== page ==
12– What, as a publisher, are you most proud of accomplishing? What do you think people have overlooked about your publications? What is your biggest frustration?
Accomplishment-wise, I’m proud of the quality of poetry Odourless has published. I have a lot of insecurities as a poet, but I trust my instincts as a reader and editor. I honestly think that Odourless is tapping some of Canada's very best young poets, and you gotta tap that. Tapping that is paramount. I’ve encountered work by similarly exciting poets of this generation situated (I think) out west, like Kayla Czaga and Vincent Colistro, whose work I’d love to publish here if I’m ever able to get in touch with them.

Frustration-wise, every now and then I come up against one of these older small press people who've developed a bit of a David vs Goliath complex with the rest of the literary world. They can be a bit antagonistic and sometimes end up insulating themselves from new and exciting work (and people!).

13– Who were your early publishing models when starting out?
I’ve already said Apt. 9. There are tiny presses in Montreal and BC making neat books, but I think Toronto’s Ferno House and Paper Pusher are near the top in terms of interesting design. The Emergency Response Unit folks have a reliable eye for good poetry. I love Junction Books. I’m shamelessly Ontario-centric due to lack of exposure. While I don’t own any of their chapbooks, I’ve admired the old Streetcar Editions and Pink Dog stuff listed on Apollinaire’s Bookshoppe.

14– How does Odourless Press work to engage with your immediate literary community, and community at large? What journals or presses do you see Odourless in dialogue with? How important do you see those dialogues, those conversations?
By publishing. I’ve already listed some presses I admire and try to imitate. Most of my favourite poetry journals/magazines publish online (which helps eliminate geographical distance, but not geographical cliquishness (which I’m guilty of)). I see these dialogues as important, though perhaps not to be taken too seriously. Maybe Matthew Walsh will take copies of his Odourless chapbook out east (where’s he from) and out west (where he’s moving) and some reader will donate their estate to Odourless Press instead of their ingrate kids.

15– Do you hold regular or occasional readings or launches? How important do you see public readings and other events?
Yes, launches. Important, but not too self-important or else they’re no fun. The best and worst thing about readings is that if you miss one there’ll always be another one. Unless the reader dies. Pre-death readings are highly important.

16– How do you utilize the internet, if at all, to further your goals?
If the internet had been invented in the 1950s, Contact Press would’ve been a whole other beast. The internet is how I’ve found out about more distant projects, like the Mellow Pages Library, to whom I hope to send Odourless chapbooks. If Bill Knott's blog was still up I'd find his address and mail him chapbooks. On the receiving end, I hope to eventually use the internet to solicit work from poets I’d never run into at readings here because they’re in Vancouver or St. John’s.

17– Do you take submissions? If so, what aren’t you looking for?
Like Mike Piazza on holiday, Odourless Press is not seeking unsolicited pitches.

18– Tell me about three of your most recent titles, and why they’re special.
Let me tell you about the two Odourless chapbooks from this spring and one upcoming fall chapbook. Suzannah Showler’s Sucks To Be You and Other True Taunts continues the recent tradition (ushered (at least I think) into Toronto by Kevin Connolly’s Asphalt Cigar) of delivering genuine meditation in a dense, surrealist-inflected, disarmingly silly package. Like David McFadden poems but with less loafing around. Zani and I both worship at the altar of Dean Young. She also seems to be on the same wavelength as recent Coach House poets like Helen Guri and Andrew Faulkner. The Sucks To Be You poems and the chapbook itself are both condensed squares. Her poems gain momentum from sometimes elaborate and highly varied sentence structures and in that way resemble some of Karen Solie’s work (think of Solie’s poem “Flashpoint”). Unrelated: the long vowel sound in Showler’s last name is pronounced like bowler and not like scowler.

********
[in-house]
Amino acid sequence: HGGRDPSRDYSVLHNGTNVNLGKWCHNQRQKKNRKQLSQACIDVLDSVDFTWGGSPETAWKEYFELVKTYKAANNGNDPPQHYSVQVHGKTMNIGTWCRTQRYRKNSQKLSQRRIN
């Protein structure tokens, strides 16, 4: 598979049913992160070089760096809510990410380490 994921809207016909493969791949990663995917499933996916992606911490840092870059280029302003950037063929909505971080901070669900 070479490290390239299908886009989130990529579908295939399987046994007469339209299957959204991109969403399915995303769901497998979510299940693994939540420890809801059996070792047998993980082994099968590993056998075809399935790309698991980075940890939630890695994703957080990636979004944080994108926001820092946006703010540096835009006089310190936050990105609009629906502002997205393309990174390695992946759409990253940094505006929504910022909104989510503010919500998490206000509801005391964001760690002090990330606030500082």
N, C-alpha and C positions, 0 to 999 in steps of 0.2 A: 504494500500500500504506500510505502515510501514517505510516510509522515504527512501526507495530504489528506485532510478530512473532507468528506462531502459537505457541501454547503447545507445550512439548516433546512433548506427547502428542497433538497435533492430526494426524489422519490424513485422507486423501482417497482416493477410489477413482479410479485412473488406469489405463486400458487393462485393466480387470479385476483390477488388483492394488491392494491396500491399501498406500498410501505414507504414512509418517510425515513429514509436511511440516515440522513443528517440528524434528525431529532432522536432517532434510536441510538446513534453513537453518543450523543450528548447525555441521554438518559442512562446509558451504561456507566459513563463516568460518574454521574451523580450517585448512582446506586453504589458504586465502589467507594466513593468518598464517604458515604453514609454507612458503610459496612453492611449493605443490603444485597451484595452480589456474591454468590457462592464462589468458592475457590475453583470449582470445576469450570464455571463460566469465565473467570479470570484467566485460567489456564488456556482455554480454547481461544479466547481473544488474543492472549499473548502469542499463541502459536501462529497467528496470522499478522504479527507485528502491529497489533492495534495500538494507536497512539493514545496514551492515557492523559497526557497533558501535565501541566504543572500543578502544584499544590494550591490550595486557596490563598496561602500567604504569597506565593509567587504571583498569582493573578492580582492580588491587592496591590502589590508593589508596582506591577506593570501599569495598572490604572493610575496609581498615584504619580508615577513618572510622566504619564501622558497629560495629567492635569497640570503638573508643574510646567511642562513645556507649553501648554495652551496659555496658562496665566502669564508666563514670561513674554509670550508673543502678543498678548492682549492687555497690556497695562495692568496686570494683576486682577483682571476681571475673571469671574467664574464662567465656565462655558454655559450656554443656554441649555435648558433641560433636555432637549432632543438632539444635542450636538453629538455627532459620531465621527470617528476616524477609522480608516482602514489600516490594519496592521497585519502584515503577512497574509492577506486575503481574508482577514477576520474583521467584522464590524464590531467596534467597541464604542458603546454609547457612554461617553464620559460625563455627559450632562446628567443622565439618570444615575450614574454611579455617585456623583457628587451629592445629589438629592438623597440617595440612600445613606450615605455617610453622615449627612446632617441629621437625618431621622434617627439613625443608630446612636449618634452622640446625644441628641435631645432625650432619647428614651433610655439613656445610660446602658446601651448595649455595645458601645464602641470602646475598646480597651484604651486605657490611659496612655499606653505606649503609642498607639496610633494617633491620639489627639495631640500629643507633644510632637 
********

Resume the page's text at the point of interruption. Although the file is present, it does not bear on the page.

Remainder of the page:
The core of Matthew Walsh’s Cloudpeople is also meditative, but in a much more meandering way. The influence of PK Page is traceable, but also the mystical bent and expansive scope of someone like Whitman. I feel like the speaker in Matthew’s longpoems is the kind of guy who wanders in the park then stops to smell a clump of dirt for like half an hour. But there’s also this hyperactive side to his shorter poems that build on and accelerate their own linguistic energy. Like “I’m Condoleeza Rice” or “Whippoorwills and George Orwell” which riff off the assonance and syllabic stress patterns of the subject’s names, or “anne, ma azure woman,” which doesn’t use any letters whose parts jut above or below the line (think l’s, y’s, d’s, f’s, etc.).

The third chapbook, which Odourless will publish this fall, and which I’ve read a number of times already, is Mat Laporte’s Life Savings. He printed three simple copies of an early manuscript draft which he sold for $2 each when he read at the Emerging Writers reading series, and as soon as I read it I wanted to publish more copies. I’ve always wanted to publish political poetry, but that’s as hard to come by as it is to define. Mat’s poetry is political in the sense that it’s destructive. It subverts and caricatures the language that paradoxically upholds both consumerism and austerity. His poetry is also a record of its own destruction: the syntax is self-interruptive; images compete then morph; some sentences are just sentence clauses that abruptly end; all thoughts and materials are perpetually flying apart and all consumption seems like a hilariously doomed attempt at containment: “In the operation of post-industrial / smock oblivion, I always seem to be eating / something wrapped inside of something else.” For a sneak peek at Life Savings, check out Mat’s poems in Brooklyn Rail.

[Odourless Press participates in the spring 2013 edition of the ottawa small press book fair on Saturday, June 15, and Sinaee reads as part of the pre-fair reading on Friday, June 14]

12 or 20 (small press) questions;

1 comment:

Unknown said...

not sure which blog of mine he's referring to above, but i currently have 3 sites among which is